The Killers<br/>The Kaiser Chiefs<br/>Bloc Party<br/>The Futureheads

It's serious, it's clever, it's in tricky time - it's the thrilling return of art-rock!
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The Independent Culture

This is the year - and the tour - of men in nice shirts who listen to early Eighties art rock. In the week that The Killers finally hit number one in the UK album charts, it makes sense that the four bands on this year's NME package tour (this year co-sponsored by a brand of hairspray, anti-corporate Bill Hicks fans may like to learn) should represent a certain attitude and a certain moment, in contrast to previous years which have seen indie hipsters (Franz Ferdinand, The Rapture) horrifically mismatched with baggy-trousered nu-metallers (Funeral For A Friend, Lostprophets).

This is the year - and the tour - of men in nice shirts who listen to early Eighties art rock. In the week that The Killers finally hit number one in the UK album charts, it makes sense that the four bands on this year's NME package tour (this year co-sponsored by a brand of hairspray, anti-corporate Bill Hicks fans may like to learn) should represent a certain attitude and a certain moment, in contrast to previous years which have seen indie hipsters (Franz Ferdinand, The Rapture) horrifically mismatched with baggy-trousered nu-metallers (Funeral For A Friend, Lostprophets).

A member of one act on the 2005 jaunt - it would be indiscreet of me to say who - drunkenly accosts me after the show [at the University of Northumbria] to boast "we are the most serious band on this tour". He may or may not be right, but it's bracing to hear such words coming from the mouths of musos, where they previously might have claimed to be the "most rock'n'roll" or "most down-to-earth".

Similarly, although a time may arrive when it's tiresome to hear yet more new bands who have evidently been listening to a whole lotta Talking Heads, XTC, Magazine, Wire and Gang of Four, it isn't here yet, and it's still a breath of fresh air after what seemed like an eternal reich of Lennon/Marriott/Weller disciples.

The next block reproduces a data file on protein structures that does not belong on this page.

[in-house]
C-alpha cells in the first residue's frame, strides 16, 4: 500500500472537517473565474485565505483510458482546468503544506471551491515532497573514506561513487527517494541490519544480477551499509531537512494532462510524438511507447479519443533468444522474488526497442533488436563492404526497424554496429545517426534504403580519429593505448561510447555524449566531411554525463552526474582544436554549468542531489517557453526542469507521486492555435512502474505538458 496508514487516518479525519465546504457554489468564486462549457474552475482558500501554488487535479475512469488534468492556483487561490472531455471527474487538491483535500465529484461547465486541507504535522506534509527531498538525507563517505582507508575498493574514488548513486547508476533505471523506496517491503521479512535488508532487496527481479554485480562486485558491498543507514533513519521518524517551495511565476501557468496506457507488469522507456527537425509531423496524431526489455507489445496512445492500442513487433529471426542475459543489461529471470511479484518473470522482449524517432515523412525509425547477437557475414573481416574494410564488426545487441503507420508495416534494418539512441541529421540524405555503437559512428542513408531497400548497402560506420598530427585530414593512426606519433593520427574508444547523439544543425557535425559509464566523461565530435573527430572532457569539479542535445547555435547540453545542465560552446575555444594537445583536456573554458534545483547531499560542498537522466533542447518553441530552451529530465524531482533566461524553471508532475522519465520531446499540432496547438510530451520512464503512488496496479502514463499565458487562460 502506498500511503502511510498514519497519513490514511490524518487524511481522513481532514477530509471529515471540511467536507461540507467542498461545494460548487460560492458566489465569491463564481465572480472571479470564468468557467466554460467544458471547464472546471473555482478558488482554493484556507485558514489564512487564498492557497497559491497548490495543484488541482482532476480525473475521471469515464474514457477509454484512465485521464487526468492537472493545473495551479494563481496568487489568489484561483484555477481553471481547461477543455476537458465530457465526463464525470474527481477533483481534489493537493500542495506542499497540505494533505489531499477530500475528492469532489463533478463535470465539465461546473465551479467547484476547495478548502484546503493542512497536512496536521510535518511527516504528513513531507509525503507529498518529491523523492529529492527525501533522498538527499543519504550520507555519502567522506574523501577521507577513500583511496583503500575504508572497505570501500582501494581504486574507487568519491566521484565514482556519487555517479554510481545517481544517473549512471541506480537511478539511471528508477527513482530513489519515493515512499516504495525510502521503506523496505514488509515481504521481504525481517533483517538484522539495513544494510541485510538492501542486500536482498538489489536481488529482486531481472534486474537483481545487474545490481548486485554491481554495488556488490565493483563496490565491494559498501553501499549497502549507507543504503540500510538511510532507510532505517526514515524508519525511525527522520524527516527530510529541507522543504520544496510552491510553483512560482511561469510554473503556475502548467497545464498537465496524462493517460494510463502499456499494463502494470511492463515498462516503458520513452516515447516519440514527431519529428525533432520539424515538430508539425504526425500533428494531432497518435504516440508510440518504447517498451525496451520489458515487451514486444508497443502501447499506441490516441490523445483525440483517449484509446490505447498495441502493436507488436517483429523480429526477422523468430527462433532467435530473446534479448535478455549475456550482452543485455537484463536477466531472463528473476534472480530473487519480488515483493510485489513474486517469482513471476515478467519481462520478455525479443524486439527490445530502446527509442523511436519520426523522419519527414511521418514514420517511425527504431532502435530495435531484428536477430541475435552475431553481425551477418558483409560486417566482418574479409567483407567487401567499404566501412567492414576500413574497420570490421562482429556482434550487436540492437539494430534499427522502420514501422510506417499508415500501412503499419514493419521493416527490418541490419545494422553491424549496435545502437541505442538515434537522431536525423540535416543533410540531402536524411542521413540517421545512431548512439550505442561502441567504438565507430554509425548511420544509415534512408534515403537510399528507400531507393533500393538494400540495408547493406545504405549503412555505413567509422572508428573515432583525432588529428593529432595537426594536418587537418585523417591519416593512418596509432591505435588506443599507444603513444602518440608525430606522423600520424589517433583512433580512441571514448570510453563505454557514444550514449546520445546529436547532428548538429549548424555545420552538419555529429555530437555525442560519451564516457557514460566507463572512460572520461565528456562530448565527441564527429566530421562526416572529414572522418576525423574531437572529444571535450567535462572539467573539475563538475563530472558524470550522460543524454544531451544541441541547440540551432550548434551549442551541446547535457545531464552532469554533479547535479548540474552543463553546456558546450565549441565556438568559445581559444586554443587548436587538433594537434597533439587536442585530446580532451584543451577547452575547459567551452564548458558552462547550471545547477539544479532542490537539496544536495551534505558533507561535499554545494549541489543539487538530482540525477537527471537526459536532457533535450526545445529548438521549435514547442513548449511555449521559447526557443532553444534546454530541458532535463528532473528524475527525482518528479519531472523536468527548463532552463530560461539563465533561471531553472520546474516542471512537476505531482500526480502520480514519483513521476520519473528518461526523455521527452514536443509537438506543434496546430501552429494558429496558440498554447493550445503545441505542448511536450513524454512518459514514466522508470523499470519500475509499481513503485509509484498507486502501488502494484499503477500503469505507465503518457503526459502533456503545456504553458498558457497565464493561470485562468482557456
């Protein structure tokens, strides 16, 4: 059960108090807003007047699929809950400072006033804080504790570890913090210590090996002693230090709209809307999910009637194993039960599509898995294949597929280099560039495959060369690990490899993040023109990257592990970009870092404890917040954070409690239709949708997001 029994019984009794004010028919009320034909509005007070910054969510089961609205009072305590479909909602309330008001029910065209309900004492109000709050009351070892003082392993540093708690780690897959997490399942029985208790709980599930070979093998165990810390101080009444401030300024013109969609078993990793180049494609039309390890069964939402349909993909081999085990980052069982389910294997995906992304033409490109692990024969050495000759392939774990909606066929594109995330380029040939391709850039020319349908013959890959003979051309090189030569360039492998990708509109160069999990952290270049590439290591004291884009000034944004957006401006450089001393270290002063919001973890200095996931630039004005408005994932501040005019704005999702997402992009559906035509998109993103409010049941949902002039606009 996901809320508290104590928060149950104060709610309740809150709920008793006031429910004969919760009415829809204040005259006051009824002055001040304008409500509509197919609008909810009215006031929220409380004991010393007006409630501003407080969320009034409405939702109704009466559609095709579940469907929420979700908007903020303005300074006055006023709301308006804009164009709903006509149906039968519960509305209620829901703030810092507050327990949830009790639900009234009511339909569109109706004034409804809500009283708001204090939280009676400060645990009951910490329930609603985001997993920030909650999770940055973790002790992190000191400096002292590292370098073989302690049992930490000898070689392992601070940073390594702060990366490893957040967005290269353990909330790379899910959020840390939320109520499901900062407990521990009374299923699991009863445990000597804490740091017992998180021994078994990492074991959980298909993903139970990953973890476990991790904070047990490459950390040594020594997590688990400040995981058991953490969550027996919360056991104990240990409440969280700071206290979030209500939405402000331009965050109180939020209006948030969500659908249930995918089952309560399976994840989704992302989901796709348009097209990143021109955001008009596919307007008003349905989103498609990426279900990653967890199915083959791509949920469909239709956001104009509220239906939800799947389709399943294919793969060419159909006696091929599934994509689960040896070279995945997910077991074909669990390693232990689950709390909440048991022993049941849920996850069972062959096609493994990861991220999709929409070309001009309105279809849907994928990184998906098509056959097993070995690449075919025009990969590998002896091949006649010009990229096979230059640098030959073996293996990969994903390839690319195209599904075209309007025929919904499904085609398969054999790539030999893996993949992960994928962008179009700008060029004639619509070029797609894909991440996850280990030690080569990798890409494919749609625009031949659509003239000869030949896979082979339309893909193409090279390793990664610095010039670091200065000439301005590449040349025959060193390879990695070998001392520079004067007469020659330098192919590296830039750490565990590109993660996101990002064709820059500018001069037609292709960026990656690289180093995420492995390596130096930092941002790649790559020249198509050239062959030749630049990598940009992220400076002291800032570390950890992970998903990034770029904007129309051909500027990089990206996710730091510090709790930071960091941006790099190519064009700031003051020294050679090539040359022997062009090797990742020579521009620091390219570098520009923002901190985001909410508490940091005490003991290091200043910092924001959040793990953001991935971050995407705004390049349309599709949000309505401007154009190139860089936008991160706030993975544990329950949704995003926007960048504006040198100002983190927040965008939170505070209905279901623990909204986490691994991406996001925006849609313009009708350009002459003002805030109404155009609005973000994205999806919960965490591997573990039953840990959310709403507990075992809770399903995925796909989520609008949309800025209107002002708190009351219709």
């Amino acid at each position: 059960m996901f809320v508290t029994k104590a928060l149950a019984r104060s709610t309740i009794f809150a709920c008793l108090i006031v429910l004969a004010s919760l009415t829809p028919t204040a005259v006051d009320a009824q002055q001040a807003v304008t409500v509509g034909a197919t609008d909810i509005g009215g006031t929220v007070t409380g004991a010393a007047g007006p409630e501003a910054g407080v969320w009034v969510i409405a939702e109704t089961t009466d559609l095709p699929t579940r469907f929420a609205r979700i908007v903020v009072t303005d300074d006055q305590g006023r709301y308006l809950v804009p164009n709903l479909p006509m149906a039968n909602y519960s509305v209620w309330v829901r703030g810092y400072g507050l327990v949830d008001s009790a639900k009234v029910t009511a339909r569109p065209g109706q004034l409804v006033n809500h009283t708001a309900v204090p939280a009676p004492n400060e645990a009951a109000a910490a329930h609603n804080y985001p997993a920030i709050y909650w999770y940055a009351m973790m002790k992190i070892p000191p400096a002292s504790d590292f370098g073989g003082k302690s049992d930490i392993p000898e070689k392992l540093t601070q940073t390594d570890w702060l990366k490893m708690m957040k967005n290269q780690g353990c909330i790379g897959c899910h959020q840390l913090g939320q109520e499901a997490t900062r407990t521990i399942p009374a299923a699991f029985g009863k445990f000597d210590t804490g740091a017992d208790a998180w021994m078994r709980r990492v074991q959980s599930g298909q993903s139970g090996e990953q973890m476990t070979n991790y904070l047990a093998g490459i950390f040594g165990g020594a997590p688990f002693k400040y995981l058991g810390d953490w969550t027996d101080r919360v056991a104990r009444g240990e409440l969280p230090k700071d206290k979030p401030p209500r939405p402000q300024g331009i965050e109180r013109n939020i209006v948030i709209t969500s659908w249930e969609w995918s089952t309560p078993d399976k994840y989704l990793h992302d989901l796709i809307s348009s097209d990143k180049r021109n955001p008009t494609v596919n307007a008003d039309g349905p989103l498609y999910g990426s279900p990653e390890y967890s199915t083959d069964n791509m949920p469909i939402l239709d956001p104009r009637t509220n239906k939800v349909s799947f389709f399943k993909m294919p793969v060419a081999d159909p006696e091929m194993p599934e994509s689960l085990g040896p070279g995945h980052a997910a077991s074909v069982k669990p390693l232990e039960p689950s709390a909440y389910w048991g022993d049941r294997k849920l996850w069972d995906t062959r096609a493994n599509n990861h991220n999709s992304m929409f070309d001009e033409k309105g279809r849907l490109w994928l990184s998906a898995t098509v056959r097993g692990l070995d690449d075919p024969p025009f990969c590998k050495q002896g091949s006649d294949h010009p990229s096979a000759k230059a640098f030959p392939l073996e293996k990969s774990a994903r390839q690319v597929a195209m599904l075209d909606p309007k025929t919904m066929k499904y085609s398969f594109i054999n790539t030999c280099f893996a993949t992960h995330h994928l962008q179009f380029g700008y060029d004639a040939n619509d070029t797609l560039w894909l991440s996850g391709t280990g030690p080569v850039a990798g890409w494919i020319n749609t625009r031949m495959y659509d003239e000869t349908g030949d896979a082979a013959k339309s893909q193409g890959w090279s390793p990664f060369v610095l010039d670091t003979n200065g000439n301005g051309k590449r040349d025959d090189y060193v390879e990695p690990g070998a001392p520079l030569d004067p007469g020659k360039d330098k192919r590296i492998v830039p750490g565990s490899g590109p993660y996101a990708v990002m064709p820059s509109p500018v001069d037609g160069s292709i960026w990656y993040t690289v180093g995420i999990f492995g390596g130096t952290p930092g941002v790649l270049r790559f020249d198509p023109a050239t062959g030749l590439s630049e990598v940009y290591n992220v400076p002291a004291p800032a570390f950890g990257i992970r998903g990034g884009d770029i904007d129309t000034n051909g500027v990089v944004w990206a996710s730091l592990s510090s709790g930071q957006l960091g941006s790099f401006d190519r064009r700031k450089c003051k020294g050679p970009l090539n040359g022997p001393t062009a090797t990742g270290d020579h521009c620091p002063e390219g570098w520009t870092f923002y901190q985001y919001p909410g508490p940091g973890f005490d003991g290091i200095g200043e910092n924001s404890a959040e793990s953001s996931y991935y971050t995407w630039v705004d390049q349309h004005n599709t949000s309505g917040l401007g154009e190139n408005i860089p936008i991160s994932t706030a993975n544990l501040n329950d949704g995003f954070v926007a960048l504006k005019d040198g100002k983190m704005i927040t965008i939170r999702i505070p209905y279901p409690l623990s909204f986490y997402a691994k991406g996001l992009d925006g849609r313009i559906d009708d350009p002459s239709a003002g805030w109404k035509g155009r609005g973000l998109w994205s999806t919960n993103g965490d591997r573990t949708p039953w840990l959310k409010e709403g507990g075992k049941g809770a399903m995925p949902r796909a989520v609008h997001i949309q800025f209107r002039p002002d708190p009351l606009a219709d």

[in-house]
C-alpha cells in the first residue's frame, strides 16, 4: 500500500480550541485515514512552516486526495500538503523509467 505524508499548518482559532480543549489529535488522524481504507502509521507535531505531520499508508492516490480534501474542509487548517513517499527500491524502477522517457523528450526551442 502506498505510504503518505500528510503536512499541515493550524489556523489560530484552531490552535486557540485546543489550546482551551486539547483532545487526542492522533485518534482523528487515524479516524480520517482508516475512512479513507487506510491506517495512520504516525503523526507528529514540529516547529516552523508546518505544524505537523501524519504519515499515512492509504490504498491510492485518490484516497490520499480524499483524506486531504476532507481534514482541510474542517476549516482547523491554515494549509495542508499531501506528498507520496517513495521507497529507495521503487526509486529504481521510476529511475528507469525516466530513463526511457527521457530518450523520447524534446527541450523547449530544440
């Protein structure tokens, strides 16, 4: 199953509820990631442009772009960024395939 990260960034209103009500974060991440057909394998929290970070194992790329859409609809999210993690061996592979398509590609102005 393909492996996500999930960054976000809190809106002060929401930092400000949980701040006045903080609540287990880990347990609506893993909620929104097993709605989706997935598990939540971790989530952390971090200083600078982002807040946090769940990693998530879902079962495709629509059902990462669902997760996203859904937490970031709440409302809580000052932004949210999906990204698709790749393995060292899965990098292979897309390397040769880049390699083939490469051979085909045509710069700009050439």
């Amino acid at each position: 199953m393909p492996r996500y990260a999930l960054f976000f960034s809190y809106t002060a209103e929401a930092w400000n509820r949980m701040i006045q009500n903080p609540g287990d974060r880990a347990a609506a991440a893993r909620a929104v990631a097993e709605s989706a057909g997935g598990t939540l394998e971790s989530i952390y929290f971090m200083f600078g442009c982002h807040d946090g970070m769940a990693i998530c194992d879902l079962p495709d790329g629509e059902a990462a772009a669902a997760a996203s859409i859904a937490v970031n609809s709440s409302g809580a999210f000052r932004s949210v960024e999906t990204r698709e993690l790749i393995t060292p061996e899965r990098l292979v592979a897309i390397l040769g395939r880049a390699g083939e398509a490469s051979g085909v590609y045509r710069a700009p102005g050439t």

Reading an interview with The Kaiser Chiefs in which they proclaimed their love of Britpop as teenagers, one feared the worst. Happily, it would seem that they didn't mean Kappa Rock of the Oasis/Charlatans/Cast type, but the clever, artful, Pulp/Elastica/Suede strain.

Their music, propelled by the staccato Stooges/Roxy keyboards of the pork pie-hatted Peanut (who looks like a stock spiv from Minder), is automatic and impulsive, mimetic of spasmodic conditions like epilepsy and Tourette's. Their lyrics are laced with absurdist humour courtesy of singer Ricky Wilson, who does so much reckless leaping around that he seems to spend 33 per cent of the show with his knees up to his chest in classic Olympic diver's tuck position. The locals enjoy the singles "I Predict a Riot" and "Oh My God" so much that they throw beer at them. Up here, that's apparently a sign of appreciation.

Bloc Party leave me baffled. Everyone else seems to hear and see something in them to which I'm deaf and blind. At the Reading Festival, I saw an average, half-decent indie band, and that's what I see tonight. They have two very good songs (the single "Helicopter" and the B-side "Positive Tension"), and a whole lot of derivative filler. Their occasionally intriguing lyrics ("We've got crosses in our eyes and we're walking into the furniture") are invariably supplanted by rockspeak borrowed from The Smiths ("take me out tonight..."), Springsteen ("I'm on fire...") and The Cure ("I'm lost in a forest..."). Indeed, when Kele Okereke's plaintive yelp doesn't sound like Damon Albarn, it sounds like Robert Smith.

"There are some people crowd-surfing," The Futureheads' Barry Hyde complains two songs in, "and people down the front are getting damaged. If you want to go away thinking 'I had a good time, I kicked someone in the face', leave NOW." Guitarist Ross Millard, attempting to restore some levity, adds "Thai kick-boxing! Focus the aggression!" but it's unclear whether he's addressing his audience or his singer.

The Futureheads are all about the tension between their angular, sometimes fearsome guitar noise and the ding-dong melodic chimes of the vocal harmonies, epitomised on songs like "The City Is Here For You To Use" and their superb cover of Kate Bush's "The Hounds of Love". When Millard announces "This song is in 5/4", it occurs that most musicians probably think 5/4 is a football score.

The long delay before The Killers come onstage almost threatens to become the first hiccup in their slick charm offensive, and there are a few slow handclaps and boos, but when the room goes dark to the strain of the theme from Love Story, the lightbulb logo flashes bright, and Brandon Flowers steps out in his salmon-pink leather tuxedo, Tyneside is floored and all resentment is vaporised. (Unlike Pete Doherty, whose pallid physog is projected onto the big screens several times throughout the night, these guys are professionals. A no-show was never an option.) They're the band of the moment.

As "Somebody Told Me" reaches its thump-thump climax, I tell Chief Kaiser Ricky Wilson - yes, it was he who proclaimed his band's superior seriousness - that this isn't a competition, you know. "Simon," he grins, "Life's a competition."

s.price@independent.co.uk

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